The involvement of political parties in the politicization of the South African local government bureaucracy: the political-bureaucratic relations between municipal managers, politicians and political parties.
Mncwabe, Philani Frank Ronald.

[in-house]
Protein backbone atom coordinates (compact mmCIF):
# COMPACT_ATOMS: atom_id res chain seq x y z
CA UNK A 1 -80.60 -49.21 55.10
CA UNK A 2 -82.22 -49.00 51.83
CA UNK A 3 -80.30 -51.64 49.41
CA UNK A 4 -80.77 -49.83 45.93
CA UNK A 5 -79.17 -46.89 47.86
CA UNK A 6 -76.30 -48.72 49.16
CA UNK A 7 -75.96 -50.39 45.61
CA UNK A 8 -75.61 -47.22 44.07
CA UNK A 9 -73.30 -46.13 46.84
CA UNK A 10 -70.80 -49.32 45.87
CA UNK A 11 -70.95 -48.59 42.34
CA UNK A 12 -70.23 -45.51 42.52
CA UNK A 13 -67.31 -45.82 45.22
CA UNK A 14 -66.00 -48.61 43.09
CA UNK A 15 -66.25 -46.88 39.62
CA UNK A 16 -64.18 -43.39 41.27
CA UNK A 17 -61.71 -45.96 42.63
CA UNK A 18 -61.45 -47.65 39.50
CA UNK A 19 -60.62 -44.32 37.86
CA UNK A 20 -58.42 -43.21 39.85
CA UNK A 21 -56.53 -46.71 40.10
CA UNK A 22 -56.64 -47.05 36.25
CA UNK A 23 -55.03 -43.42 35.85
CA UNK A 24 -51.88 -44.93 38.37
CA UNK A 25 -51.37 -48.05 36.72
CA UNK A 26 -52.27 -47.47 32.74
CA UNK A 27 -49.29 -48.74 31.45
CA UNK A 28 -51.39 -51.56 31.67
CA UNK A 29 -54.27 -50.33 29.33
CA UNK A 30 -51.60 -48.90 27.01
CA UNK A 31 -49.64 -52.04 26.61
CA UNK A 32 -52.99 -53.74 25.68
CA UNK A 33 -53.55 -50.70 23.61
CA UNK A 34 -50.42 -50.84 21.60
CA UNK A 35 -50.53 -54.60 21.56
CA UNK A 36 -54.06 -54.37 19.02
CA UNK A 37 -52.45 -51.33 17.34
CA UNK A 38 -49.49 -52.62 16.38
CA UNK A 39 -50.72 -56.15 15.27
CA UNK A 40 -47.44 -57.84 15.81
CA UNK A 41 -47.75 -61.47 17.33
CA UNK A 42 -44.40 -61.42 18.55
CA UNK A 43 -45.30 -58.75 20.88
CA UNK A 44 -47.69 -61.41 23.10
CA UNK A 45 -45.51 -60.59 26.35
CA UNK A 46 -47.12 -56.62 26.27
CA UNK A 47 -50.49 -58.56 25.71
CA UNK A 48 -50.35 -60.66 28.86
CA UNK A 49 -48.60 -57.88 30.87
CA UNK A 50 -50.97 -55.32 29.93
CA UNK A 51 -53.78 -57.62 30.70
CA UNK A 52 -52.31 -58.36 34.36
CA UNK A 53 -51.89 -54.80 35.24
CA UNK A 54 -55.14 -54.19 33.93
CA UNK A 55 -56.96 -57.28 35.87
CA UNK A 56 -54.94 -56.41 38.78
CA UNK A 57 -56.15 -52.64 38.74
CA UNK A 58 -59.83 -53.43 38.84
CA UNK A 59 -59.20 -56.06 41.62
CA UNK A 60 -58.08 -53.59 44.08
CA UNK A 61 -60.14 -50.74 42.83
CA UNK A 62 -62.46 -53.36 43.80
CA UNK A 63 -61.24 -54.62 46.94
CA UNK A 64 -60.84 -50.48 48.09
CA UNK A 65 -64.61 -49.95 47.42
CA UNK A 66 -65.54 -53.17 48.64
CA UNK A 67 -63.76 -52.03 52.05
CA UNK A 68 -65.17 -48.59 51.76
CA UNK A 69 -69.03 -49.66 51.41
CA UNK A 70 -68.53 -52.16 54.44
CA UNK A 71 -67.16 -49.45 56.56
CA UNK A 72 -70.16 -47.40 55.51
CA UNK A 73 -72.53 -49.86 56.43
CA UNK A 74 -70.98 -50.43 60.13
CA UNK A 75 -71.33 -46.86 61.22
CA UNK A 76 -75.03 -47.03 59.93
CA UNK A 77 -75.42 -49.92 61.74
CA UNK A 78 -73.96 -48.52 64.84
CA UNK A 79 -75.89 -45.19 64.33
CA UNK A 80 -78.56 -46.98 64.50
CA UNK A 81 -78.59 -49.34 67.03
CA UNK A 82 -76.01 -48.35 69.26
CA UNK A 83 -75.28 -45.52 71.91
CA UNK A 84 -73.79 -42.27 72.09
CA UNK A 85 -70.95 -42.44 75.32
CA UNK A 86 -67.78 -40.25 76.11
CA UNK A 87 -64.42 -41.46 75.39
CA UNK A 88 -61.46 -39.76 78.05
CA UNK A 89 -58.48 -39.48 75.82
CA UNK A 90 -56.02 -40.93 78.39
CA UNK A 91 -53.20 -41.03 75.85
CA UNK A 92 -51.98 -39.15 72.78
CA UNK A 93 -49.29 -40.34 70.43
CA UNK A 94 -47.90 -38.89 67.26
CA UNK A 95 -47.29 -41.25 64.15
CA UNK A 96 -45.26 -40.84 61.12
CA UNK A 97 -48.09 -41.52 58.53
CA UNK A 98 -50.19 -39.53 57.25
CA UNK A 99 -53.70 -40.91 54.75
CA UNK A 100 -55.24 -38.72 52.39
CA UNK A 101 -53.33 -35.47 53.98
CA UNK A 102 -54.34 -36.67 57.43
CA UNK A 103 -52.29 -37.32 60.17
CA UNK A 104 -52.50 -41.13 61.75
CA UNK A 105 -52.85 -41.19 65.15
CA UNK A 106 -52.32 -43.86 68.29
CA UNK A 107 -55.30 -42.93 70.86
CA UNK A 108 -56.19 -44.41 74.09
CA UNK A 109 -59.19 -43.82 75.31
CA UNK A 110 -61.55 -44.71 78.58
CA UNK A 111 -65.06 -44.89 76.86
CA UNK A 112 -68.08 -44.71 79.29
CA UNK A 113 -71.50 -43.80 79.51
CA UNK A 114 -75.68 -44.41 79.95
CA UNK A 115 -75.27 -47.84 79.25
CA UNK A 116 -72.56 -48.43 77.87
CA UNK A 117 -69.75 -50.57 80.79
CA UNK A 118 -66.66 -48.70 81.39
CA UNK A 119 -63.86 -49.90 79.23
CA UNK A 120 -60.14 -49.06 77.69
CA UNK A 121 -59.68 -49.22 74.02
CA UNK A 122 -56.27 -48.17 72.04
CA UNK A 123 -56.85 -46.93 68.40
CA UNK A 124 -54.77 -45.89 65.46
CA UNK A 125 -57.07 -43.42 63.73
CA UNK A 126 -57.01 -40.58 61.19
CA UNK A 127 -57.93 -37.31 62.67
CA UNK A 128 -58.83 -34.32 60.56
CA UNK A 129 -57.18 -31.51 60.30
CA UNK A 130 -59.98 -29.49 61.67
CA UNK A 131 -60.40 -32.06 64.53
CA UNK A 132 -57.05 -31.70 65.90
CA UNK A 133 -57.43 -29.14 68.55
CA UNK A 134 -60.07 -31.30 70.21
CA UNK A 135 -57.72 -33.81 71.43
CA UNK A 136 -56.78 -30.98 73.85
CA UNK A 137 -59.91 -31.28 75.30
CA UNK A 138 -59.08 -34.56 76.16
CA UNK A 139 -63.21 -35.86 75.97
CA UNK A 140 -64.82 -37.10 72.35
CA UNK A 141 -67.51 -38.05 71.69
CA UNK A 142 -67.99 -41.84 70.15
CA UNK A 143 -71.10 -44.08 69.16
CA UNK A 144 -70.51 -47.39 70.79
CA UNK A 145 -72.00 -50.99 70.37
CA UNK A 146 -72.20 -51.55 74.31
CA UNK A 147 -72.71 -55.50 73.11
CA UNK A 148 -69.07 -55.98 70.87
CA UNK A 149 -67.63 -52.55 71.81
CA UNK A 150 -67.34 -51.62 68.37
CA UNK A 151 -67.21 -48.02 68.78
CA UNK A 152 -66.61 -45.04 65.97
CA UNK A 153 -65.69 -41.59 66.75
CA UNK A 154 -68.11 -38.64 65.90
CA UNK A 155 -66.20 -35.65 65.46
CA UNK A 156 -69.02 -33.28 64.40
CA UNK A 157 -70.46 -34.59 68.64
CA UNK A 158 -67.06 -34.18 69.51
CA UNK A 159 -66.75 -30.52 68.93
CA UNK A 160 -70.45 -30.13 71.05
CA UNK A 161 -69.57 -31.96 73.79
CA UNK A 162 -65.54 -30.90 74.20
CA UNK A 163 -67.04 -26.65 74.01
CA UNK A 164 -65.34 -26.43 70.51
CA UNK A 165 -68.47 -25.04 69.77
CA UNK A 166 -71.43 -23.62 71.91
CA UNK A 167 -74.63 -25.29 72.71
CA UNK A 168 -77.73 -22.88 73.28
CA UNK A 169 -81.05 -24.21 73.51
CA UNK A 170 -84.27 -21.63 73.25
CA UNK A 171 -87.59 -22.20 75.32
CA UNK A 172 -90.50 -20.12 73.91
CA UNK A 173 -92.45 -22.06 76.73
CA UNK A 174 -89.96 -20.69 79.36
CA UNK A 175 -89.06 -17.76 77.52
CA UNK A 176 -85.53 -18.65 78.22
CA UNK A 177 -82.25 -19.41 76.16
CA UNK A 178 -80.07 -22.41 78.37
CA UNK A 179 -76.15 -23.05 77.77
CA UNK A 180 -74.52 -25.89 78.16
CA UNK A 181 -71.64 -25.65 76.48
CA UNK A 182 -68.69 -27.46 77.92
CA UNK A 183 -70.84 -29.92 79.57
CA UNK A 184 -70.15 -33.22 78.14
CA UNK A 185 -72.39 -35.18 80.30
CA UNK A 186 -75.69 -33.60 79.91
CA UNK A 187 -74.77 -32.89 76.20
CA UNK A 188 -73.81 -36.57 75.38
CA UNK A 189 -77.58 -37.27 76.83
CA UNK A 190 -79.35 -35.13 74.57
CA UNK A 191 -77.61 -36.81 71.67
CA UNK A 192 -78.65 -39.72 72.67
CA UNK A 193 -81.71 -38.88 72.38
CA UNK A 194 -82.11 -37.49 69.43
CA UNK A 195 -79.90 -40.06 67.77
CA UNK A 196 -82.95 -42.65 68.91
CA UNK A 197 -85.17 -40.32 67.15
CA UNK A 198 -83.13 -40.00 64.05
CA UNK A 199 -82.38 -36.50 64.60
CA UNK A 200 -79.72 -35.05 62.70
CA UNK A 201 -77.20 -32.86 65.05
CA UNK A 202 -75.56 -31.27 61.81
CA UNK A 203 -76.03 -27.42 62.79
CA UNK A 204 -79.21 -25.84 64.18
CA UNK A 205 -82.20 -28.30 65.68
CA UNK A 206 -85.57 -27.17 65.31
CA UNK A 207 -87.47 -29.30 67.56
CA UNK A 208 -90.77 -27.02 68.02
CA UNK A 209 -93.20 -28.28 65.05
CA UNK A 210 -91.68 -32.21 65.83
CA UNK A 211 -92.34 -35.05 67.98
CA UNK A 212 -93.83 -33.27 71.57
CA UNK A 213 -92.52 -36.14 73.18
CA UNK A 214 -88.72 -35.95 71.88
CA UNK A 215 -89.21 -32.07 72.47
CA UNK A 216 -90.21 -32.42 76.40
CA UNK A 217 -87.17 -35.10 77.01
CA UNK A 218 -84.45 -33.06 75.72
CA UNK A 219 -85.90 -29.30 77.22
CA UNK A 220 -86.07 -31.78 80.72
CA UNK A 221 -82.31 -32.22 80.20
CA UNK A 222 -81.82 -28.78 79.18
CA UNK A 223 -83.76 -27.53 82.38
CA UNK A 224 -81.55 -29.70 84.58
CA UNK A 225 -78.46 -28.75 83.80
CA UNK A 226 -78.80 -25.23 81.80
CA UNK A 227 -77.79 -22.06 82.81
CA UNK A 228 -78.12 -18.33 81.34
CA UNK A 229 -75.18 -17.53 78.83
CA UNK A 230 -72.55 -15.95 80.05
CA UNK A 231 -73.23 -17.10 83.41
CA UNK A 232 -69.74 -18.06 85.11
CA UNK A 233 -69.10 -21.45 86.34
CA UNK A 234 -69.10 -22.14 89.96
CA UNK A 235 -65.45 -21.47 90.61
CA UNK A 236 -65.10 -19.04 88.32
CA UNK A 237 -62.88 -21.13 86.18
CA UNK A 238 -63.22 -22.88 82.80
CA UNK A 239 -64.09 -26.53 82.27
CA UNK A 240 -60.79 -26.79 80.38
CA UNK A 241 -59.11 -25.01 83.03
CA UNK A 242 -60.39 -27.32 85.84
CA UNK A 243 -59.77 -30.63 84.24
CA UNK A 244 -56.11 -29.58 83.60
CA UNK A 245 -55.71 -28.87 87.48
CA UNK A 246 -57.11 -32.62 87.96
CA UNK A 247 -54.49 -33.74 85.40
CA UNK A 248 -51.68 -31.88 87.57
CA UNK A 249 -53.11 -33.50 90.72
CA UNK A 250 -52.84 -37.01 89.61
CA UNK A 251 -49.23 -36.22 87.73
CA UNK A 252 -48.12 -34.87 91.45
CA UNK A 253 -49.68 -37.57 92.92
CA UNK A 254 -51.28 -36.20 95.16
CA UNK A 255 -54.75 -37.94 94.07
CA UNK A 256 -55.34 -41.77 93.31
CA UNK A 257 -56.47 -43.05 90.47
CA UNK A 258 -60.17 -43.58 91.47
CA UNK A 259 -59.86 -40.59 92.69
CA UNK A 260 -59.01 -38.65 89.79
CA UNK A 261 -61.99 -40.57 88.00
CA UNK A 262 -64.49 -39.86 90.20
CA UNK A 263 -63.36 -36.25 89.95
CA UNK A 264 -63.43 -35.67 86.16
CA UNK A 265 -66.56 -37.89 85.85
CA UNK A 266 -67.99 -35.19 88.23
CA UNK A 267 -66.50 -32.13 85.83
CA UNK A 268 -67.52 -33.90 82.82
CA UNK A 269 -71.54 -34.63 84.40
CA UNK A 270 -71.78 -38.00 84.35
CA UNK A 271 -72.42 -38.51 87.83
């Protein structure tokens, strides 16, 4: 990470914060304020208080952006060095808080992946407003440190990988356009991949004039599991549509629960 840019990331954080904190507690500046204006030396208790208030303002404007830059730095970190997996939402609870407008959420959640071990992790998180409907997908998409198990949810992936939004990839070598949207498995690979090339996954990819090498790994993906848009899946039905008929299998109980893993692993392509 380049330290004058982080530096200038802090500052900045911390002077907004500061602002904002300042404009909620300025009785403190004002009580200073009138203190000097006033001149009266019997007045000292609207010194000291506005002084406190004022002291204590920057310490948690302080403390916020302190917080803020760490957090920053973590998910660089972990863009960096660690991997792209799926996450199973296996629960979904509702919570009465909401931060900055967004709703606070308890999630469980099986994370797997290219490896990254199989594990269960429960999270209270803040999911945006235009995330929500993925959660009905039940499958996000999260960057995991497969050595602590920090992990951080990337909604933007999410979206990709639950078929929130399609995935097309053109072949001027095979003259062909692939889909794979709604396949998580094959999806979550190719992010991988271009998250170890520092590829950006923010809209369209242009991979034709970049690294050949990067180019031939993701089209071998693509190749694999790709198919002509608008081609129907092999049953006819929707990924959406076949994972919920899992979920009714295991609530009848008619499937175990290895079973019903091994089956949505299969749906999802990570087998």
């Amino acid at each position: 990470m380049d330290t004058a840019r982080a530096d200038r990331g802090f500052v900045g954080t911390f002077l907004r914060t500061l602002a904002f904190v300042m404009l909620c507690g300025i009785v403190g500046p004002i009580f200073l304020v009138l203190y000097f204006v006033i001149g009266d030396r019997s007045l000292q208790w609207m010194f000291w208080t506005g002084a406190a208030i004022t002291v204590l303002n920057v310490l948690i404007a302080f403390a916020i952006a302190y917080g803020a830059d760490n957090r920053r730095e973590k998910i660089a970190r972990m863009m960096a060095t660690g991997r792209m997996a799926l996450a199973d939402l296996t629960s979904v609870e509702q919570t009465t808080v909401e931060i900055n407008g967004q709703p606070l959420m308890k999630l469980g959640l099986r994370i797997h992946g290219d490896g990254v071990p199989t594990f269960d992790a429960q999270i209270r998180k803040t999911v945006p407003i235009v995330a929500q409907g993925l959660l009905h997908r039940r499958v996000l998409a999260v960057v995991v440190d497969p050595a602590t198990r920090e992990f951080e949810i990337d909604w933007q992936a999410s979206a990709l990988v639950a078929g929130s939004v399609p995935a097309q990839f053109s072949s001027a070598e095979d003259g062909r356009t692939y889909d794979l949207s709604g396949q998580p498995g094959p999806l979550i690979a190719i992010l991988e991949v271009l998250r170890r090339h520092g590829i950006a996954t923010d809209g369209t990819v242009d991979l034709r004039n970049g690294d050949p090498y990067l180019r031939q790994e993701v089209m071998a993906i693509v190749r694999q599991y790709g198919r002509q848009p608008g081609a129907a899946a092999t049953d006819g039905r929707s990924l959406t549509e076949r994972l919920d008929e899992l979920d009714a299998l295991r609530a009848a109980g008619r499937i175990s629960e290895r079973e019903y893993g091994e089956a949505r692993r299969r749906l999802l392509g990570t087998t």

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Several studies (Wilson 1887; Goodnow 1900; Weber 1946; Holcombe and Gwarteny 1989; Rahman 2014; Muhdiarta, Haning, and Ahmad 2017; Dasandi, and Esteve 2017, etc.) show that politicization of the bureaucracy is on the increase globally and as such these studies have been devoted to analysing the causes and impact of politicization on the bureaucracy. Such involvement in the appointments and functioning of the bureaucracy has been argued to be at the centre of controversies in the poor performance, mismanagement, and maladministration of government institutions. Politicization and political control of the bureaucracy have been primarily studied; the generally held perspective that the bureaucracy's politicization is at the core of public sector corruption, service delivery backlogs, governance and administrative failures, lack of accountability and transparency, and poor financial management. Aside from South Africa's transition to democracy that is globally respected without a revolution, the country also inherited a racially politicalized bureaucracy. As part of transformation, reform, and gaining political control over the bureaucracy, the African National Congress government established the cadre deployment policy as an instrument for party loyalists to occupy prominent positions in the sector. While the politicization and political control of the bureaucracy is a global phenomenon and is believed to be the cause of state maladministration, this study attempted to gain some insight into the reasons and causes for the politicization of the appointments and functioning municipal managers in South Africa by political parties. The study also explored the impact on political-bureaucratic relations in the metro municipalities in South Africa, focusing on metros that are highly politically unstable, and such instability directly impacts the role and functioning municipal managers. The study provided a historical perspective on the development of the local government, and the reviewed literature revealed that the politicization and political control of key officials in the local government has a long history in South Africa. The study drew from the literature on the Dichotomous and the Inseparable Political-Bureaucratic relationship theories in conceptualizing and analysing political parties' involvement in the bureaucracy's politicization and political control. The focus of the theories is on municipal managers' influencing functioning, especially in the awarding of tenders and the appointment of municipal staff. The use of political-bureaucratic relationship theories in exploring theoretical perspectives within the field of political sciences and public governance underpins the relationship between political parties and politicians representing the political in government and the relationship between politicians and bureaucrats. The study found a significant connection between the politicization of appointments as rewards for loyal supporters using the qualitative research approach and secondary literature. The study also found that there was also a significant correlation between the bureaucracy's politicization and poor municipal performance, corruption, and maladministration. Further to this, political contestations and in-fighting also impact the appointments and functioning of municipal managers. As the study was limited to a desktop analysis, it is recommended that further empirical study should be undertaken on the politicization and political control of government institutions in South Africa.